“Bristol, 1930’s — Film 32026” from YouTube Channel HuntleyFilmArchives
Mixing together history, aerial footage, and dynamic illustrations, this 1930s short film was created to raise awareness about the importance and economic reach of the Bristol Docks.
This 1930s film from the Huntley Film Archives is both silent and in black and white. However, the images are quite clear, if a little darkened by the (necessary) watermark.
Starting at the port, which holds a wide range of ships, there’s a slow scan across the waters.
History Of The Bristol Docks
The title card tells us the Port of Bristol has a history of over 2,000 years.
“It was the terminal place for Phoenician traders, and later, the Navigators of Ancient Rome” adds the next title card.
“John Cabot sailed in 1497 with Bristol sailors, in the Matthew under Letters Patent from Henry VII. On June 24th of the same year he discovered and landed in America”.
In reality, North America was, of course, ‘discovered’ by the indigenous population about 15,000 years ago. And both the Vikings and Welsh may have ventured across the Atlantic hundreds of years before John Cabot. In 1492 Christopher Columbus landed in the West Indies, Cuba and the Dominican Republic, though not mainland America.
When the Venetian captain John Cabot dropped anchor at Cape Bonavista, Newfoundland, on June 24 in 1497, he and his English crew stayed on land long enough to pick up some fresh water. They also discovered the tools, nets and remains of a fire left by native people, who remained out of sight. He then headed back to present the new land to Henry VII who had commissioned the voyage, and received a £10 reward.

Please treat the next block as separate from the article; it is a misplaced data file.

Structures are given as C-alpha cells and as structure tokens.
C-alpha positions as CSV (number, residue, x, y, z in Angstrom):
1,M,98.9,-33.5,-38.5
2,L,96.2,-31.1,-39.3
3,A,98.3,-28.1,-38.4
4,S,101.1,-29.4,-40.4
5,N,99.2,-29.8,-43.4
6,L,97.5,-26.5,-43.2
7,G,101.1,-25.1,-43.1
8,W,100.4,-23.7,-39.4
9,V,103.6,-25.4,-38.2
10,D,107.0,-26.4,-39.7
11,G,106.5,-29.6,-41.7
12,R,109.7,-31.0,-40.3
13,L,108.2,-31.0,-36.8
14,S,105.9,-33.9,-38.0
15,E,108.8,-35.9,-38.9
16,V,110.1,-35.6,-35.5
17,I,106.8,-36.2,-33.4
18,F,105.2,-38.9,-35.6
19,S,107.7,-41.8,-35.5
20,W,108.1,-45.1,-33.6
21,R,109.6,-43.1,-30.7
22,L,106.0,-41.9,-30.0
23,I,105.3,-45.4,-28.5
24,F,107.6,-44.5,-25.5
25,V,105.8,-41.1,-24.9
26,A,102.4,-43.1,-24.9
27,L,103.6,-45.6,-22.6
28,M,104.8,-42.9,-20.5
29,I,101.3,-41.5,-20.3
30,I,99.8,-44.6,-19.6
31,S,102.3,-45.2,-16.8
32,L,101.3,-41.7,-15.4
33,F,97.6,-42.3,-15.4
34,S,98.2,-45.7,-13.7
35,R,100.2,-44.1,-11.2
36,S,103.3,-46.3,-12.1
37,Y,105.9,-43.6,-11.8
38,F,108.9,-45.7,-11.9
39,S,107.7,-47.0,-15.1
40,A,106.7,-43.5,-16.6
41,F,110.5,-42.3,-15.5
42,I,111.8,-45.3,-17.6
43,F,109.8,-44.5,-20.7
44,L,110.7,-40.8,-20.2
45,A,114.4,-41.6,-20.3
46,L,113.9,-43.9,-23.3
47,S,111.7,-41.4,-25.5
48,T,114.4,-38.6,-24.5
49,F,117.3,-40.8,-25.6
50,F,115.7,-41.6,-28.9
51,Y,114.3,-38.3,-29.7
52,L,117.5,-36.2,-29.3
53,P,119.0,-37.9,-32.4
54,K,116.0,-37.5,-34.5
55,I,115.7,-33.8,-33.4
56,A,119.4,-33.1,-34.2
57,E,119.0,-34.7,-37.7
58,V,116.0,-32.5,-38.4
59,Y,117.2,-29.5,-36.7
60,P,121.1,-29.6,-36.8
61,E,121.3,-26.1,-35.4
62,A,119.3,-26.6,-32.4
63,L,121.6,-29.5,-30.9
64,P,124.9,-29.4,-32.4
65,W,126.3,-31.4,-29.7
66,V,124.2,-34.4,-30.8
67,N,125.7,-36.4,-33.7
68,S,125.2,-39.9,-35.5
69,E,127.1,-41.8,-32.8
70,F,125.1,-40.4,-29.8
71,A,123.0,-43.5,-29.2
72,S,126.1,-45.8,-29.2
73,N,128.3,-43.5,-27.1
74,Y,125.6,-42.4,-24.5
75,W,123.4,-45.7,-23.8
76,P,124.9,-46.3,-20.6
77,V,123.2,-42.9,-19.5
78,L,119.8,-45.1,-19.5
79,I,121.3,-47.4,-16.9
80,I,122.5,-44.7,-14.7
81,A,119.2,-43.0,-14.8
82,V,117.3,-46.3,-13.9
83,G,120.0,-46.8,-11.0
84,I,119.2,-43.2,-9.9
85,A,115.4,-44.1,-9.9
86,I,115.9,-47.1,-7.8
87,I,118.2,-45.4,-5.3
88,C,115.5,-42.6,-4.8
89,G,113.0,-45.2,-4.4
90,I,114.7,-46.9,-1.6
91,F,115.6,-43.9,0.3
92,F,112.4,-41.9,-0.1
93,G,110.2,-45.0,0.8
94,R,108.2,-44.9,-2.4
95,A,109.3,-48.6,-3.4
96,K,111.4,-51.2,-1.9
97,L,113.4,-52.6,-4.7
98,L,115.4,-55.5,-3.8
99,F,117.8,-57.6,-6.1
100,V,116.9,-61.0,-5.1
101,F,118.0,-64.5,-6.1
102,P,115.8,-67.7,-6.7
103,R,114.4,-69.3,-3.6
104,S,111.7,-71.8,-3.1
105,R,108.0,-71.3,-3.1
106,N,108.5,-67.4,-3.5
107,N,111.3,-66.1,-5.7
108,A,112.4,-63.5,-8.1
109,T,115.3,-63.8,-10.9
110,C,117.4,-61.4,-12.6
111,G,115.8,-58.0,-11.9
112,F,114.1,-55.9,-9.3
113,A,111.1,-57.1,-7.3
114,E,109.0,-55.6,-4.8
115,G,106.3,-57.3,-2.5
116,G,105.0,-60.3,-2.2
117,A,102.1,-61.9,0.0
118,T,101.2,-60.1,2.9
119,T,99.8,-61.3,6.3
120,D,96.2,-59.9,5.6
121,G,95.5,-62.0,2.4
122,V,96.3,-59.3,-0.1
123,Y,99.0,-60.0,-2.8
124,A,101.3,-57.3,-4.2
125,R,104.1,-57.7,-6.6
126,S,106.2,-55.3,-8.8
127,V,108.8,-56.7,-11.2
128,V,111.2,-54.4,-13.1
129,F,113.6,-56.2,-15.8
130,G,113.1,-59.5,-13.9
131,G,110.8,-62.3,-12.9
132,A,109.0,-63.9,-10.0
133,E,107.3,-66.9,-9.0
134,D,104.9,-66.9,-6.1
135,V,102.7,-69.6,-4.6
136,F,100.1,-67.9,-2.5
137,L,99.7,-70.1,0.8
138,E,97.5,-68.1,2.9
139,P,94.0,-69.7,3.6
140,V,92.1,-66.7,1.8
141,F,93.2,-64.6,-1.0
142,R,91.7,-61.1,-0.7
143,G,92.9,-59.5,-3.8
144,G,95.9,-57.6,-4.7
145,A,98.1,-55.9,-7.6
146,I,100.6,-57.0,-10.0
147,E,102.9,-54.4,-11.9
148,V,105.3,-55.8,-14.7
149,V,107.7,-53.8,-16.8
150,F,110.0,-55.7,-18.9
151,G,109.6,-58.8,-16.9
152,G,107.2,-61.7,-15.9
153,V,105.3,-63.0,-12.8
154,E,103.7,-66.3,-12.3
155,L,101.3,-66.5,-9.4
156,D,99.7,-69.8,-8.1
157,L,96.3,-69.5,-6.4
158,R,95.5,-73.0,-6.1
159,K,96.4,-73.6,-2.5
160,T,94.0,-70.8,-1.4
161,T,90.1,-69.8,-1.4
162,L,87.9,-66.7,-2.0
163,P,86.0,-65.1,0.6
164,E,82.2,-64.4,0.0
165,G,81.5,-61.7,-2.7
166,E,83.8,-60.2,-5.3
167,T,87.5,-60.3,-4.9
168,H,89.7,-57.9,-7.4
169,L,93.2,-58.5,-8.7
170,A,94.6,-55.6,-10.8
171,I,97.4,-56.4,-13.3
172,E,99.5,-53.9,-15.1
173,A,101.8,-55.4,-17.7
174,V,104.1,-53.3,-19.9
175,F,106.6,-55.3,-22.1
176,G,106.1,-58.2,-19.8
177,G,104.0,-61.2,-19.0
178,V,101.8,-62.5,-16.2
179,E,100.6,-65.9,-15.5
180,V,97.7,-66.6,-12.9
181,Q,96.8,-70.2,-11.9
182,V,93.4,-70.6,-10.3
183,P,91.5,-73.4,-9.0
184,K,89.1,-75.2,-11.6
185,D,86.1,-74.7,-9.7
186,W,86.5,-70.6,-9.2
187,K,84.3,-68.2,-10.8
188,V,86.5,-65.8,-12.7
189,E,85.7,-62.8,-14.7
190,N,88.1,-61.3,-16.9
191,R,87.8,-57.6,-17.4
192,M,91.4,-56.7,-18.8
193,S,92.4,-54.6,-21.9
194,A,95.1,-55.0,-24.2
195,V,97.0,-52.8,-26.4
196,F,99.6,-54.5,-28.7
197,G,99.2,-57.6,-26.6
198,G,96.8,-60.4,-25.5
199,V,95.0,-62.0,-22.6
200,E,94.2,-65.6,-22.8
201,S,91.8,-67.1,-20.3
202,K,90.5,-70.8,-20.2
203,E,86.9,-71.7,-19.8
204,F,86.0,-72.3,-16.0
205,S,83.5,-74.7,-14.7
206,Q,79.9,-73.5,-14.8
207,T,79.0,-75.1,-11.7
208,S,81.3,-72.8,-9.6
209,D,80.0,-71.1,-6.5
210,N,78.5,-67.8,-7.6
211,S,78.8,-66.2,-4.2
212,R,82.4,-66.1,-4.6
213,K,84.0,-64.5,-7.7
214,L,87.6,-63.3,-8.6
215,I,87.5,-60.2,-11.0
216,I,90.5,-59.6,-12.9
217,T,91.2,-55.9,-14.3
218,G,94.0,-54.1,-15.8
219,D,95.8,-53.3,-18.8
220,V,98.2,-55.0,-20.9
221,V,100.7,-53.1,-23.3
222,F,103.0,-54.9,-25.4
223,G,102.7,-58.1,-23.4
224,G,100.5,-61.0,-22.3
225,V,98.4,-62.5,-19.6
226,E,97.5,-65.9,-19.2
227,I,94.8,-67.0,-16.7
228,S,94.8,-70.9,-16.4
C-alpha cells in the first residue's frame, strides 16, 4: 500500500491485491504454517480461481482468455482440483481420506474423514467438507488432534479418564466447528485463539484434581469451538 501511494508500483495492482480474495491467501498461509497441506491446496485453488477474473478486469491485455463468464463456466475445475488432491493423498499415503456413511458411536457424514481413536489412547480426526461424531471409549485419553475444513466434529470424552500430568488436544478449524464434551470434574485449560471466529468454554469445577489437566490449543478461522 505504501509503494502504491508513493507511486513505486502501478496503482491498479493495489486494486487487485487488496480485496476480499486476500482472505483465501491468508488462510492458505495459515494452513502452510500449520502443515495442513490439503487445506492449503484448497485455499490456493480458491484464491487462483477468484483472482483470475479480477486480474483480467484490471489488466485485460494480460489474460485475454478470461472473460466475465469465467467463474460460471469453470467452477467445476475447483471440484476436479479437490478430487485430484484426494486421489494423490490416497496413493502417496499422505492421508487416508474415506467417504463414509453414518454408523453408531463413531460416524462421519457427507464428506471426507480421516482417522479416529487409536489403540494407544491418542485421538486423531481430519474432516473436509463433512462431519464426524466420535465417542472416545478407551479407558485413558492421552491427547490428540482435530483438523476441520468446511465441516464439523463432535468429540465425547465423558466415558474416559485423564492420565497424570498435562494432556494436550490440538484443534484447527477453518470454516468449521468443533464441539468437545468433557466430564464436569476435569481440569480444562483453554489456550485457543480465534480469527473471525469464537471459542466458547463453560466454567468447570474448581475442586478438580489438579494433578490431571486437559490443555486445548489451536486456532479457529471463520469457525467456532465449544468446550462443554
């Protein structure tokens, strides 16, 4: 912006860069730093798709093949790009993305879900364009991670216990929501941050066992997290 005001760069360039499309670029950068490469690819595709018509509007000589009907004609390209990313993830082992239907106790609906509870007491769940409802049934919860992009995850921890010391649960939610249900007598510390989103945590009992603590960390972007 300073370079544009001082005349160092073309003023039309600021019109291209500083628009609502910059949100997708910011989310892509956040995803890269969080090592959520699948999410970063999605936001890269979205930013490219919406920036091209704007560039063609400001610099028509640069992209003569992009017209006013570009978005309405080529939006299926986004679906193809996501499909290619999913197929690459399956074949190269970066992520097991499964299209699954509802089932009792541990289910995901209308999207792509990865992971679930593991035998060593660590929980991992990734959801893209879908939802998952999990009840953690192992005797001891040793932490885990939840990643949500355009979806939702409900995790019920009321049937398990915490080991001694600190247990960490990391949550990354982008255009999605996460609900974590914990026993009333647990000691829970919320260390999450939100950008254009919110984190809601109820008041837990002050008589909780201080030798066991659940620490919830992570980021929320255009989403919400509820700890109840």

The next title card tells us “John Washington, ancestor of George, sailed from Bristol to America”.
The Economic Reach Of The 1930s Bristol Docks
“BUT…Bristol does not live in the past…her distributing and collecting area extends over a radius of more than 100 miles..with a population of over 12 millions, or one fourth of the population of Great Britain”, says the title card.
To back up this astonishing claim, we see a map plot the numerous counties focused on the city. It goes as far as Birmingham, with the two cities reached by railway, canal and road. London is then added, with the information card that Avonmouth to London is 120 miles or 2 hours.
A Plan Of Bristol’s Docks In The 1930s
A title card announcing “Plan showing the position of all the Docks within the Port” is followed by a rudimentary illustration of the shape of the docks. City Docks, Portishead Docks and then Avonmouth Docks are each plotted in turn.
“Bristol’s modern ocean docks at the mouth of the River Avon” appears over the image of a small plane. Next, we see the film recorded from the plane as it flies over the docks. Lots of ships can be seen.
“From Avonmouth seven miles up the River Avon are the Bristol City Docks”.
Now we see the small plane taking off. Next, footage from the plane shows a ship sailing down the river. The riverside is open countryside, but a couple of shots along there’s smoke, and traffic, and a lighthouse-type structure, before open waters.
Finally, we see the Clifton Suspension Bridge. The message on screen says
Pride in the Past
Provision for the Present
Preparation for the Future”
And then the film ends with a lovely shot of the river, a hillside of buildings and the Clifton Suspension Bridge in the background.